Constable – Sky as the Chief Sentiment

In his “Letter from Hampstead, October 23, 1821,” the great landscape painter, John Constable, writes about the great communicative capacity of the skyscape:

“That landscape painter who does not make his skies a very material part of his composition, neglects to avail himself of one of his greatest aids. Sir Joshua Reynolds, speaking of the landscapes of Titian, of Salvator, and of Claude, says: ‘Even their skies seem to sympathize with their subjects.’ I have often been advised to consider my sky as ‘a white sheet thrown behind the objects’. Certainly, if the sky is obtrusive, as mine are, it is bad; but if it is evaded, as mine are not, it is worse; it must and always shall with me make an effectual part of the composition. It will be difficult to name a class of landscape in which the sky is not the key not, the standard of scale, and the chief organ of sentiment.”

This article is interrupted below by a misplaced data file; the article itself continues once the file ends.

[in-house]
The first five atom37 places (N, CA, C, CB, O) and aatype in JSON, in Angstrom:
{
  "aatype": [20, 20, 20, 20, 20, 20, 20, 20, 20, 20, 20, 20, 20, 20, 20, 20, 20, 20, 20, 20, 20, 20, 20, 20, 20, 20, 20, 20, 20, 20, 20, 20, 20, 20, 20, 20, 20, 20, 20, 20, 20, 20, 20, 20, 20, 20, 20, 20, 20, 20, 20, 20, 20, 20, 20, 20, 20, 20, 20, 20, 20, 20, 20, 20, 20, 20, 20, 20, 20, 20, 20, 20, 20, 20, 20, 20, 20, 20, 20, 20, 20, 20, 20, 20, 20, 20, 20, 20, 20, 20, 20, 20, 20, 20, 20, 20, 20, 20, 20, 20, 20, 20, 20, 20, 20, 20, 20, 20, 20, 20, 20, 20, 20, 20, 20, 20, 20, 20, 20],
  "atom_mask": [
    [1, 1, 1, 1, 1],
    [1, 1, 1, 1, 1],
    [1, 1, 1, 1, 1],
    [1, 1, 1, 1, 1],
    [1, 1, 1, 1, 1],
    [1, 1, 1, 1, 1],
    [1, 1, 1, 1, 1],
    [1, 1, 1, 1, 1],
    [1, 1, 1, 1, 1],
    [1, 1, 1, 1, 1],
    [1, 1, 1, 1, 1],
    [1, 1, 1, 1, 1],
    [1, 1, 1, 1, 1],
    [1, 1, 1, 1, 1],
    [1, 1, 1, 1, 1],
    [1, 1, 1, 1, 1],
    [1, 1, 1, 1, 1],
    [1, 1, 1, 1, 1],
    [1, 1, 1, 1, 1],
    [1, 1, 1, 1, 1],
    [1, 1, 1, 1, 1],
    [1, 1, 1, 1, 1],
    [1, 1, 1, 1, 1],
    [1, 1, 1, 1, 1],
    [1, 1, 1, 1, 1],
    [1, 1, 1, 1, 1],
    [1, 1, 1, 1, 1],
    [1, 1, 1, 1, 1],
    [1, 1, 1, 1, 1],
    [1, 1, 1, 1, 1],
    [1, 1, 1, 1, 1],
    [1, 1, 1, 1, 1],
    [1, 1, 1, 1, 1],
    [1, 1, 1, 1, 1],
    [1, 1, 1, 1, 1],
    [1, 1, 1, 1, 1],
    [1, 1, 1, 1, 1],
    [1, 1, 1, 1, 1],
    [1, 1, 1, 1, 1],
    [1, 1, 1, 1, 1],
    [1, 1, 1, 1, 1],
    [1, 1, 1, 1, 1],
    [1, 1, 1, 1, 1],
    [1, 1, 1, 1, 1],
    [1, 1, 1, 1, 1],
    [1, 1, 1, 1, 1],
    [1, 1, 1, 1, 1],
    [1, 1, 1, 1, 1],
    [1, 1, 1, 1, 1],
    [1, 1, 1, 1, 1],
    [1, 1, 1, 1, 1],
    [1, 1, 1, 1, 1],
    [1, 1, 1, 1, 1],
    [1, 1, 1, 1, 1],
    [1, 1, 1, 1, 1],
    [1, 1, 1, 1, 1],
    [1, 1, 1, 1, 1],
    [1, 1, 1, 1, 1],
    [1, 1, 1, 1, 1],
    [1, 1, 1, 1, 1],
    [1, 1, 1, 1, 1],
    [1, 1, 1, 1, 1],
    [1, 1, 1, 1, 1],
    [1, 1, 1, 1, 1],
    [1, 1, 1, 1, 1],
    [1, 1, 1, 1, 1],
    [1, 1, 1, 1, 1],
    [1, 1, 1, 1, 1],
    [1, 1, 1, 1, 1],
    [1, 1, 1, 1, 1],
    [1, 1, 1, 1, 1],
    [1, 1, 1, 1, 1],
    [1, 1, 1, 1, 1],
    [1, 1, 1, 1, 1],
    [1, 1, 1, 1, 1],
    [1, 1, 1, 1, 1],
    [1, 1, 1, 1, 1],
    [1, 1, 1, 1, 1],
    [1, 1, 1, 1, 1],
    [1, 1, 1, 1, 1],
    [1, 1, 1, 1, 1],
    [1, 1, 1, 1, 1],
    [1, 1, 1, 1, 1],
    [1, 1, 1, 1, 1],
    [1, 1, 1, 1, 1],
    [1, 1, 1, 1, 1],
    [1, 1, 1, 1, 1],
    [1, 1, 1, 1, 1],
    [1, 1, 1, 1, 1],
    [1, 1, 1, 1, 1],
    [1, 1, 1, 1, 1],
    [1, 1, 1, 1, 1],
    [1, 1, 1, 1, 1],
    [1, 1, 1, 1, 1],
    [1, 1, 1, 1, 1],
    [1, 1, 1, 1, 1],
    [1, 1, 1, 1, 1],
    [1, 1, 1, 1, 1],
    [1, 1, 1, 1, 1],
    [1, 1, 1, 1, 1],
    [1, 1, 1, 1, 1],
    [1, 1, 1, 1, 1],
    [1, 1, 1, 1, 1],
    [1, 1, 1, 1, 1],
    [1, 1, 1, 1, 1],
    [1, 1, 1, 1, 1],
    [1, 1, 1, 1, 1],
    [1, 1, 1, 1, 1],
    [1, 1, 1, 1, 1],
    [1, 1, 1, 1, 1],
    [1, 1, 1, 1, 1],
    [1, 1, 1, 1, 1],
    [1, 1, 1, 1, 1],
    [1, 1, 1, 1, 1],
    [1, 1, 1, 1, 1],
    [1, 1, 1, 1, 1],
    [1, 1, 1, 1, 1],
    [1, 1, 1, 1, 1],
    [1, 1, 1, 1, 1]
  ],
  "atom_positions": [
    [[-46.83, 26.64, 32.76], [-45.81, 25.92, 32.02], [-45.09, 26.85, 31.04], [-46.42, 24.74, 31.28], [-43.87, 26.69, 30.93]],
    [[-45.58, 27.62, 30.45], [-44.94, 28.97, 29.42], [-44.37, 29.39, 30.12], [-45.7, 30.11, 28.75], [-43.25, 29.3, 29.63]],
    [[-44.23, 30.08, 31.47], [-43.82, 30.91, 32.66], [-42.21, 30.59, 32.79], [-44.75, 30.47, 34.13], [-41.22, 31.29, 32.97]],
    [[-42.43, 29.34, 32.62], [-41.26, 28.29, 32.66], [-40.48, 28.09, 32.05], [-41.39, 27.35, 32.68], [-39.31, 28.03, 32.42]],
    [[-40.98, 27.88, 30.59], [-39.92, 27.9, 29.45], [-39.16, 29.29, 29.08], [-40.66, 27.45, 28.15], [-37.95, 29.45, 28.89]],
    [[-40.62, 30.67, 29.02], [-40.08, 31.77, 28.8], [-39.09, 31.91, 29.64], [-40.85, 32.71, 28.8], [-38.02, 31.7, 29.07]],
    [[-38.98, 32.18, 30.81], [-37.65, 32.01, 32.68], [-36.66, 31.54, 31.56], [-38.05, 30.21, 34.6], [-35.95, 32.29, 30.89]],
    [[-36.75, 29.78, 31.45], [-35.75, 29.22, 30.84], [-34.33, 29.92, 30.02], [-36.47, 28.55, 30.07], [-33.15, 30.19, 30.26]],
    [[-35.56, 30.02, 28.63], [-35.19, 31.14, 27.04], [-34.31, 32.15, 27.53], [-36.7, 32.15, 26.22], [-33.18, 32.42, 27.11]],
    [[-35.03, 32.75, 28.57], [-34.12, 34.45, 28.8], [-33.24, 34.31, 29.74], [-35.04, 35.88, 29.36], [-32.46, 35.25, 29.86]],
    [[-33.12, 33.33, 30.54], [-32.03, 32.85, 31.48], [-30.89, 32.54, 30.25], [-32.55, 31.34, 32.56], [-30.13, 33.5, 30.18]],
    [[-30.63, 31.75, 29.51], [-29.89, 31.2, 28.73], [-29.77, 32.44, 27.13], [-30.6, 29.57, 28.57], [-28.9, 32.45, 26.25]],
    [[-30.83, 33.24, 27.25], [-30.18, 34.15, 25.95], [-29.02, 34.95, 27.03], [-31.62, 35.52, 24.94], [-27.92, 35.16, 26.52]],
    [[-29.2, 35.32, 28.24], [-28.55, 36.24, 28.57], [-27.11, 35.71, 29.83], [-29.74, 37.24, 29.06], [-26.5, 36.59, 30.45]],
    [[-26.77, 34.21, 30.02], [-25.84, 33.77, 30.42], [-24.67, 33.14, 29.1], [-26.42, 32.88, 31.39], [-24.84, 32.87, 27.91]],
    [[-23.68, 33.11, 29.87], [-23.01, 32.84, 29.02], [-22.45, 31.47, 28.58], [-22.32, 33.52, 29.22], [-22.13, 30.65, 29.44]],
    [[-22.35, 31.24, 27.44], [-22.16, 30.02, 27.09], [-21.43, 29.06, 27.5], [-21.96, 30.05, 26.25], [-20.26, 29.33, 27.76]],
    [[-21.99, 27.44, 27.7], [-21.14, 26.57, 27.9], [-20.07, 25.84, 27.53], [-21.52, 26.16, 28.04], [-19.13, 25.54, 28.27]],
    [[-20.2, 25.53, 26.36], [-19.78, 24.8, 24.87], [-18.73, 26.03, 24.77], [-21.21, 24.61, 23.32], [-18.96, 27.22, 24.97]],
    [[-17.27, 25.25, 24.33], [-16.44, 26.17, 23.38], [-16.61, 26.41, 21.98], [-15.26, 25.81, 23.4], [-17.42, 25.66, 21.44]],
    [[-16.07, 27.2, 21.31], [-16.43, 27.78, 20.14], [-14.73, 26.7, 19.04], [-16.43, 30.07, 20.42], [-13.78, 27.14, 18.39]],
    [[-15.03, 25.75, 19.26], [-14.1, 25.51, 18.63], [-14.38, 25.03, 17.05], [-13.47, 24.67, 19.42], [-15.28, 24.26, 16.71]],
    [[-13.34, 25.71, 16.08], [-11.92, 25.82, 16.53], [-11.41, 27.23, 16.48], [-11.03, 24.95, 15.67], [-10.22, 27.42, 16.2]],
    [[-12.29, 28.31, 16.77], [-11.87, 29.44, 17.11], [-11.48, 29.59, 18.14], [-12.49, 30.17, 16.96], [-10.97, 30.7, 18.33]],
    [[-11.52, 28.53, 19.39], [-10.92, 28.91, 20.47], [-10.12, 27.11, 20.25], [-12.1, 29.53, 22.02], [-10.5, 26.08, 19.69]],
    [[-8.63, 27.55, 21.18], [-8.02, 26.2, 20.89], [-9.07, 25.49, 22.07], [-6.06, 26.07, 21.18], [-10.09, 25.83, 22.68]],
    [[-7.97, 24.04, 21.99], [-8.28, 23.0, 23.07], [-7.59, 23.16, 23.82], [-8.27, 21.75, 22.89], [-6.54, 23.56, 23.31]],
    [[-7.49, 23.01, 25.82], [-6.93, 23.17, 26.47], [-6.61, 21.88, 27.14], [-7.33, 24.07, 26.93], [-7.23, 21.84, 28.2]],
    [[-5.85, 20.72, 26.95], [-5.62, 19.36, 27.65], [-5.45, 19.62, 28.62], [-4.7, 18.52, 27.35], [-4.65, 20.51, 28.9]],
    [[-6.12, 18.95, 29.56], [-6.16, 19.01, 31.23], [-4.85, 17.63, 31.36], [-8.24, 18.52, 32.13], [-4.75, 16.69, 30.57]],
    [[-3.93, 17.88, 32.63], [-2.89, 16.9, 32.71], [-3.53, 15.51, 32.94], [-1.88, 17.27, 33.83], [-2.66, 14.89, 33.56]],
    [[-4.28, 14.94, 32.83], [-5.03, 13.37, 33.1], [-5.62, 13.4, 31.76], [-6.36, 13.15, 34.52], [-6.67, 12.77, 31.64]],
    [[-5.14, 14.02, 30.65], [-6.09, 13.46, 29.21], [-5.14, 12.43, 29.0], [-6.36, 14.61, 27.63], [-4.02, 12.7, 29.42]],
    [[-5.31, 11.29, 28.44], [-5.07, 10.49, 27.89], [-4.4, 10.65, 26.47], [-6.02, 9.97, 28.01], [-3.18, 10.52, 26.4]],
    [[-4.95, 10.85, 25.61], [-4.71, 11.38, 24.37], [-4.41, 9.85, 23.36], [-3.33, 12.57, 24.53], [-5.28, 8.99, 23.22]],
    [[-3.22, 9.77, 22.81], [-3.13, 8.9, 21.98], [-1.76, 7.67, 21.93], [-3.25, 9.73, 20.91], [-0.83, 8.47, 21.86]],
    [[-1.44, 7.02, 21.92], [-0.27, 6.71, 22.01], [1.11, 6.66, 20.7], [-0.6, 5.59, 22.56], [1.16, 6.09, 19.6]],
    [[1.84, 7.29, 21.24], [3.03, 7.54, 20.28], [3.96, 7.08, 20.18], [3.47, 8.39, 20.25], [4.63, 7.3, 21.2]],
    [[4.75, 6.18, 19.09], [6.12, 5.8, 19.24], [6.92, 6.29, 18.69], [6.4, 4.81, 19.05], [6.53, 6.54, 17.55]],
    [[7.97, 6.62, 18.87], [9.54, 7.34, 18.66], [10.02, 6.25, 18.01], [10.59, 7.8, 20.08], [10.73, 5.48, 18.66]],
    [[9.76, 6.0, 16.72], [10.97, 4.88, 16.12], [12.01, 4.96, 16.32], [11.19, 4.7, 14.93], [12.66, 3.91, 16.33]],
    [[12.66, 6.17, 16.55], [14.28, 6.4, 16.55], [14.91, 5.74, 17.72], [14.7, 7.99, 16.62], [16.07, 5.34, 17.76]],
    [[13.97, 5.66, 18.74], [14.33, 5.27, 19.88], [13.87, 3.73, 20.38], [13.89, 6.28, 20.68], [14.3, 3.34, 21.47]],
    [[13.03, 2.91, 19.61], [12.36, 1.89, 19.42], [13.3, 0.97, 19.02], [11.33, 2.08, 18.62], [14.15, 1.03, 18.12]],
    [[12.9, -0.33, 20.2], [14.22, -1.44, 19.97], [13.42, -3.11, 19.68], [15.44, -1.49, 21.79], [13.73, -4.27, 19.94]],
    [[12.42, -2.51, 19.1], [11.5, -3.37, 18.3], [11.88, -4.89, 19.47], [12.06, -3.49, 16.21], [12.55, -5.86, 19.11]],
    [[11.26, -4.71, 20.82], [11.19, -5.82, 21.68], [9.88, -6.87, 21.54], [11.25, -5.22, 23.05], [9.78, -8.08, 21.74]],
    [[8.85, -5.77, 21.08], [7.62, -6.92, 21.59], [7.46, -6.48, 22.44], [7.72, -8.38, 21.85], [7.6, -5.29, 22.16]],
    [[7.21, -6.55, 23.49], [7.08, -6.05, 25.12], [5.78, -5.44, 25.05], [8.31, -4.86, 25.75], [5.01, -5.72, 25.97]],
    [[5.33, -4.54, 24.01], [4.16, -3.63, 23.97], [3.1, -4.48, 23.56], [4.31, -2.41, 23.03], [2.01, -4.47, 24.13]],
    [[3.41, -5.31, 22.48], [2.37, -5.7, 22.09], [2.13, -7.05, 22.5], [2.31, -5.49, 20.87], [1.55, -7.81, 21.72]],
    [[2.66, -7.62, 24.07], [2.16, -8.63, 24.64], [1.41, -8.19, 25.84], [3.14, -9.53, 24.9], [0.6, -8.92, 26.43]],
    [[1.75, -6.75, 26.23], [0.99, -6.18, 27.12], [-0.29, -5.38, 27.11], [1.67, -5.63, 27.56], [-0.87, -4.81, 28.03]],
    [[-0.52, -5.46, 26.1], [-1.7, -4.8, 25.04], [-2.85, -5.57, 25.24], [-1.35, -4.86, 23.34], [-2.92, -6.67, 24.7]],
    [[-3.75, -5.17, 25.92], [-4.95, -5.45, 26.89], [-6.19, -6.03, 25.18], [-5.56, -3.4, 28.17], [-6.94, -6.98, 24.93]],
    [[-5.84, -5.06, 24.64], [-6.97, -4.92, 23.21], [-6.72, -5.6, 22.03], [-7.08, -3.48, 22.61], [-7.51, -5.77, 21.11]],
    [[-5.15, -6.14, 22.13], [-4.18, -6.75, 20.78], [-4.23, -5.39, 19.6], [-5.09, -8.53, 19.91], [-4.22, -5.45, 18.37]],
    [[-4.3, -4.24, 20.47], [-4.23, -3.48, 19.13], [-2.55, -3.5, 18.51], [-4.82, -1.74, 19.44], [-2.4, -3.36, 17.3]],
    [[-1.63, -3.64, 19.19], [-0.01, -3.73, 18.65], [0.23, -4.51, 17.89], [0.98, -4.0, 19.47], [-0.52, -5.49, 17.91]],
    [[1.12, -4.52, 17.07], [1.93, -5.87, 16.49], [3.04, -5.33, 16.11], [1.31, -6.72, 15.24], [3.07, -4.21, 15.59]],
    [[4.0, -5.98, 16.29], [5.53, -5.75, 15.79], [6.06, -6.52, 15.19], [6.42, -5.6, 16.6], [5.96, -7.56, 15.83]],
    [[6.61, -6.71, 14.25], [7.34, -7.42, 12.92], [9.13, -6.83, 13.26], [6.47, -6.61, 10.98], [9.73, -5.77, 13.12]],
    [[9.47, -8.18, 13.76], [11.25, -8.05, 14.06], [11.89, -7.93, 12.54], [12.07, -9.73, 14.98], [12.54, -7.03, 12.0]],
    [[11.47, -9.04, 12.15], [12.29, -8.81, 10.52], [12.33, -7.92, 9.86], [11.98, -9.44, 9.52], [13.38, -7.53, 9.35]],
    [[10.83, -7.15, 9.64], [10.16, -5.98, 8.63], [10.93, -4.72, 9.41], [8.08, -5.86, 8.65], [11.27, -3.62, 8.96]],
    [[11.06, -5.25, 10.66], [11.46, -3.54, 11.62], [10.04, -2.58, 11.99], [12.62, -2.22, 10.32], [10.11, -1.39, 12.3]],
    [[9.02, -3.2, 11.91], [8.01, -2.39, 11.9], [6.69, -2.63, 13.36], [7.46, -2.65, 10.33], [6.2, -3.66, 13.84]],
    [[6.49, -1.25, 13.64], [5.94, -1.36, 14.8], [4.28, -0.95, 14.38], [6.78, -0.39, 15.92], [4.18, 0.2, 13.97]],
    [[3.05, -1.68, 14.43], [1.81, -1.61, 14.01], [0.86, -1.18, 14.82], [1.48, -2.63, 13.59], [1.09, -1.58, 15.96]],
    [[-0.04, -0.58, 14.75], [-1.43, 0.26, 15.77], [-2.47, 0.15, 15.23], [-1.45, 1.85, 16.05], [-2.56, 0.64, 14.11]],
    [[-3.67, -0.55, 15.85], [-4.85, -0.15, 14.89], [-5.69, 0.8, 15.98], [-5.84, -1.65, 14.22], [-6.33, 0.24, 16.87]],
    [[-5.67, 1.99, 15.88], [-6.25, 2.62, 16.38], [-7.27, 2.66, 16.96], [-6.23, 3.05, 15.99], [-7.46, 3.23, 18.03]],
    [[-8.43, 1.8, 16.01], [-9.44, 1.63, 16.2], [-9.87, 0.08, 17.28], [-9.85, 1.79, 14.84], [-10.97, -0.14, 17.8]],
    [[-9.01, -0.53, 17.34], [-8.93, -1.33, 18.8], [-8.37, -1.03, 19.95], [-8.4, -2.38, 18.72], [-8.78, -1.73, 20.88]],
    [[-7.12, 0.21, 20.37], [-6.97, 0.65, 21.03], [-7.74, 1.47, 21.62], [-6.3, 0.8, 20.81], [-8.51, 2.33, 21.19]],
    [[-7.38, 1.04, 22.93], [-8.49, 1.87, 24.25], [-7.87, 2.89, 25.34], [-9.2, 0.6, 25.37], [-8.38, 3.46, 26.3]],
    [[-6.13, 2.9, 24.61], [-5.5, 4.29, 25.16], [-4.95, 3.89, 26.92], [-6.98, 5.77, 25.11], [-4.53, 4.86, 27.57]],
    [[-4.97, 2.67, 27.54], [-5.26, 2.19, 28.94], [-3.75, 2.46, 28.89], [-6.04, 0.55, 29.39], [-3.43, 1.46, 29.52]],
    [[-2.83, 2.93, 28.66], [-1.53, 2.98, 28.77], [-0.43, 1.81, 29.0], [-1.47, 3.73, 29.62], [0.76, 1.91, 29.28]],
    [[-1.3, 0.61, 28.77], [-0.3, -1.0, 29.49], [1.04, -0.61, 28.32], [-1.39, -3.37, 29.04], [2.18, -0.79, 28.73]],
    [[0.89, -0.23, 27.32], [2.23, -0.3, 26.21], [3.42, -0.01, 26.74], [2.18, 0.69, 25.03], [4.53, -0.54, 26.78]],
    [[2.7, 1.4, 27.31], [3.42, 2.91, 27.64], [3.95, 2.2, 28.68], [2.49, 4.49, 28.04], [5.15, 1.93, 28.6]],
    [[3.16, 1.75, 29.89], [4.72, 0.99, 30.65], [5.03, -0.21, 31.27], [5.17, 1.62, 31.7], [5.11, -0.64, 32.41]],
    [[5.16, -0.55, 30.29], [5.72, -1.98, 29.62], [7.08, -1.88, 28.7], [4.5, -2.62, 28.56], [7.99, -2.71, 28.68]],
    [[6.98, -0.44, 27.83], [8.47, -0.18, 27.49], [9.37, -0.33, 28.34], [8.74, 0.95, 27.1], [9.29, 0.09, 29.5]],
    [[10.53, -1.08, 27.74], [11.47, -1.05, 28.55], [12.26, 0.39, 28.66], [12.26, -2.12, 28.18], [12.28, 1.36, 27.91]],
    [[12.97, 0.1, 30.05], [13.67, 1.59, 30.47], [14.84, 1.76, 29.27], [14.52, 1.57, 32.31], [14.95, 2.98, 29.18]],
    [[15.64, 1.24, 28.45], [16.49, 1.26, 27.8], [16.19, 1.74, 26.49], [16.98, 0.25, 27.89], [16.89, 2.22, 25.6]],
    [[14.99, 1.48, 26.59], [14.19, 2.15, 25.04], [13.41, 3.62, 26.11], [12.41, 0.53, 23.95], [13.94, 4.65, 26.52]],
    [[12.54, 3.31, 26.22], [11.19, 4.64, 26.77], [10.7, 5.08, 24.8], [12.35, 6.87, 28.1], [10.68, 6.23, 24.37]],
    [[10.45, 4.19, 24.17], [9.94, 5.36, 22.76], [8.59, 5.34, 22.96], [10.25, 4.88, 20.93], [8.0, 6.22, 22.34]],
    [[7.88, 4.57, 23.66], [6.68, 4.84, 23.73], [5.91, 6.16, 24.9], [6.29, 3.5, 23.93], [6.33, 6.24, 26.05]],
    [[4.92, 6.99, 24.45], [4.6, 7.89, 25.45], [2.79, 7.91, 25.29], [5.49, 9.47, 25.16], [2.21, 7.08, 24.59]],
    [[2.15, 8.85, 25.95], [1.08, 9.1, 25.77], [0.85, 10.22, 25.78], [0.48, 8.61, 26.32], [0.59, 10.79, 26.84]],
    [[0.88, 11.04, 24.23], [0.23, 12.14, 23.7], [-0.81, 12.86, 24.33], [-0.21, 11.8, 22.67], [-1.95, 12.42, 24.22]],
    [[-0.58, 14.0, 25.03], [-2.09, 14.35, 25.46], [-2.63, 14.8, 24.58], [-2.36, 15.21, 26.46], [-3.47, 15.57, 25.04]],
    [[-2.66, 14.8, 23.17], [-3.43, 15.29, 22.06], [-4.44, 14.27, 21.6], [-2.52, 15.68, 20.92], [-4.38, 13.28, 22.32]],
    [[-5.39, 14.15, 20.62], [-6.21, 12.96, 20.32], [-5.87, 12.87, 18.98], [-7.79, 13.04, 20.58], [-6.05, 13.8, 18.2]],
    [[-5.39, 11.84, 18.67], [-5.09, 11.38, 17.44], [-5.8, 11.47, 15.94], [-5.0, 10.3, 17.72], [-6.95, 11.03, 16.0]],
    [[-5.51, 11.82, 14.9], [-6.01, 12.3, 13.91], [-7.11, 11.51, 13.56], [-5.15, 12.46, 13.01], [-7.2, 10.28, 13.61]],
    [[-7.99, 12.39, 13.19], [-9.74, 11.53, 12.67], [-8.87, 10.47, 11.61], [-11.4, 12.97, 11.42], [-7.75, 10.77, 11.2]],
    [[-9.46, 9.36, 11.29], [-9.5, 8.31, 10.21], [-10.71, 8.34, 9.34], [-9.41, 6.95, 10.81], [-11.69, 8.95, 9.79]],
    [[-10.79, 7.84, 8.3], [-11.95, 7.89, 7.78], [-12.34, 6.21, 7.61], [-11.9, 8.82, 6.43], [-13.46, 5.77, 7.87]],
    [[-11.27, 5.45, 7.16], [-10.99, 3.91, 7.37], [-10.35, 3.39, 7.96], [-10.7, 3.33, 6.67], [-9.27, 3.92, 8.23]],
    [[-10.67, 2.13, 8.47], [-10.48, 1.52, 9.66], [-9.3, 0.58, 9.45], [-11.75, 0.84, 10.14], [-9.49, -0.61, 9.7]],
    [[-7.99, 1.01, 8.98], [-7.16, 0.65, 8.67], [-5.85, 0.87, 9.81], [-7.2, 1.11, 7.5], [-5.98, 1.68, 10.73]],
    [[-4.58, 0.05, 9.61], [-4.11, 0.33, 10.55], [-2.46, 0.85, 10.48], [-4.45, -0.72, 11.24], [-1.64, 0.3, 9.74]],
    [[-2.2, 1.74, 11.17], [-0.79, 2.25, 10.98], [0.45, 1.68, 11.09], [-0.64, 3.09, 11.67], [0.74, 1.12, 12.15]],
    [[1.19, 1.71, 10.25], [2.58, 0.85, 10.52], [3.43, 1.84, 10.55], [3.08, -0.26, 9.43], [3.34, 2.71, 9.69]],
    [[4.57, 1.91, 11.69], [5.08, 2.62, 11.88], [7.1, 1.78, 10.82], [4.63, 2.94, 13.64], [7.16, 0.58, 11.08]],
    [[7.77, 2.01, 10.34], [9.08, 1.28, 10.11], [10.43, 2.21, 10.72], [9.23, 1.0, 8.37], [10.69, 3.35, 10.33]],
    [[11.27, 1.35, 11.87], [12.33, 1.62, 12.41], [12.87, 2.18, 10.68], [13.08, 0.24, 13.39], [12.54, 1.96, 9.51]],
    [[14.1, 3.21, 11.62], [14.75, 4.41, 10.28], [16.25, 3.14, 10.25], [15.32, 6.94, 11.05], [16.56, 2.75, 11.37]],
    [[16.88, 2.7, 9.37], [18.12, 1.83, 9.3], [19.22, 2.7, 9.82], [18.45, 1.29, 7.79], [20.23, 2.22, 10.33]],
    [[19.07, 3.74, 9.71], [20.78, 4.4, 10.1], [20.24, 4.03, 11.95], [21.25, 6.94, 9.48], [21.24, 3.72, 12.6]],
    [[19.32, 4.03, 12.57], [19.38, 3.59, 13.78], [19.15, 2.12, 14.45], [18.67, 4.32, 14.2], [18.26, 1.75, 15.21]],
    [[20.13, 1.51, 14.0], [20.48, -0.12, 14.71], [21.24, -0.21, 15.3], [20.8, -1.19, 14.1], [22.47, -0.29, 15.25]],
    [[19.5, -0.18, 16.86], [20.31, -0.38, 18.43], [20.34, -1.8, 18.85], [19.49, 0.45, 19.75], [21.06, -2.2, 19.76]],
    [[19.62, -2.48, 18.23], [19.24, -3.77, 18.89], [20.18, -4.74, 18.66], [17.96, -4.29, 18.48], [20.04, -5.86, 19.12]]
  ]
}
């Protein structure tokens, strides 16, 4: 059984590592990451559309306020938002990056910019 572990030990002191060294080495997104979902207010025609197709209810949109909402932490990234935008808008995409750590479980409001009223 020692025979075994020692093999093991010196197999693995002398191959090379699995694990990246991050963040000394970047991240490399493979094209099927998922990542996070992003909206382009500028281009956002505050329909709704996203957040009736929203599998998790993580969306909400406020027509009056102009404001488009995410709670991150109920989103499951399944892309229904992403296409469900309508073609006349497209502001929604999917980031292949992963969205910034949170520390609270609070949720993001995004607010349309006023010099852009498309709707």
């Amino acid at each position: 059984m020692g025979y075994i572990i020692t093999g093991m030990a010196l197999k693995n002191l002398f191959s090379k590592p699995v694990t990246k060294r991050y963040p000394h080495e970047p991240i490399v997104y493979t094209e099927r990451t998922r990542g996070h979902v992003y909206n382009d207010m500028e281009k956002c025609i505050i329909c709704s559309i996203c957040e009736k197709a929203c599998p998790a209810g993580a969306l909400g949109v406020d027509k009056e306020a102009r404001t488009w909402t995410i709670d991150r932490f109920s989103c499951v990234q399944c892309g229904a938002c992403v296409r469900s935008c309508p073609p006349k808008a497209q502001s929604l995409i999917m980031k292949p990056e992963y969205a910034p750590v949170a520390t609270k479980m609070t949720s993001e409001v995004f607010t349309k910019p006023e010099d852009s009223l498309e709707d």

Source: Joshua Charles Taylor, ed. Nineteenth-century Theories of Art. (Berkeley: University of California Press, 1987), 300.